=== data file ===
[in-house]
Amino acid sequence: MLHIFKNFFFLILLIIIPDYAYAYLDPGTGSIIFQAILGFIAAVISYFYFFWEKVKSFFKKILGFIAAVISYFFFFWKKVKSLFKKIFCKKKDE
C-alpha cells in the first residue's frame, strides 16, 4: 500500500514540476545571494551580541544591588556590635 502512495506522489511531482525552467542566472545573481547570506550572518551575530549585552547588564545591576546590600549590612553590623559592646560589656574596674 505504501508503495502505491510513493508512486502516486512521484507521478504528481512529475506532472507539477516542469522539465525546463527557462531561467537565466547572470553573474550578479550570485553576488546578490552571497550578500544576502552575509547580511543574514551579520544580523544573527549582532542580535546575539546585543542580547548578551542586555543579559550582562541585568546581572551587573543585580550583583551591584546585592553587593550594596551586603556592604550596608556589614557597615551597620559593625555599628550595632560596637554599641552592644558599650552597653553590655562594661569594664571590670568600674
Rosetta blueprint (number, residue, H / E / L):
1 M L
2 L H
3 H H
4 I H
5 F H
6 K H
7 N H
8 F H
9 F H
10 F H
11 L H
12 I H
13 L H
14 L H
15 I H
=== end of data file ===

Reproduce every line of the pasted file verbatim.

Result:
[in-house]
Amino acid sequence: MLHIFKNFFFLILLIIIPDYAYAYLDPGTGSIIFQAILGFIAAVISYFYFFWEKVKSFFKKILGFIAAVISYFFFFWKKVKSLFKKIFCKKKDE
C-alpha cells in the first residue's frame, strides 16, 4: 500500500514540476545571494551580541544591588556590635 502512495506522489511531482525552467542566472545573481547570506550572518551575530549585552547588564545591576546590600549590612553590623559592646560589656574596674 505504501508503495502505491510513493508512486502516486512521484507521478504528481512529475506532472507539477516542469522539465525546463527557462531561467537565466547572470553573474550578479550570485553576488546578490552571497550578500544576502552575509547580511543574514551579520544580523544573527549582532542580535546575539546585543542580547548578551542586555543579559550582562541585568546581572551587573543585580550583583551591584546585592553587593550594596551586603556592604550596608556589614557597615551597620559593625555599628550595632560596637554599641552592644558599650552597653553590655562594661569594664571590670568600674
Rosetta blueprint (number, residue, H / E / L):
1 M L
2 L H
3 H H
4 I H
5 F H
6 K H
7 N H
8 F H
9 F H
10 F H
11 L H
12 I H
13 L H
14 L H
15 I H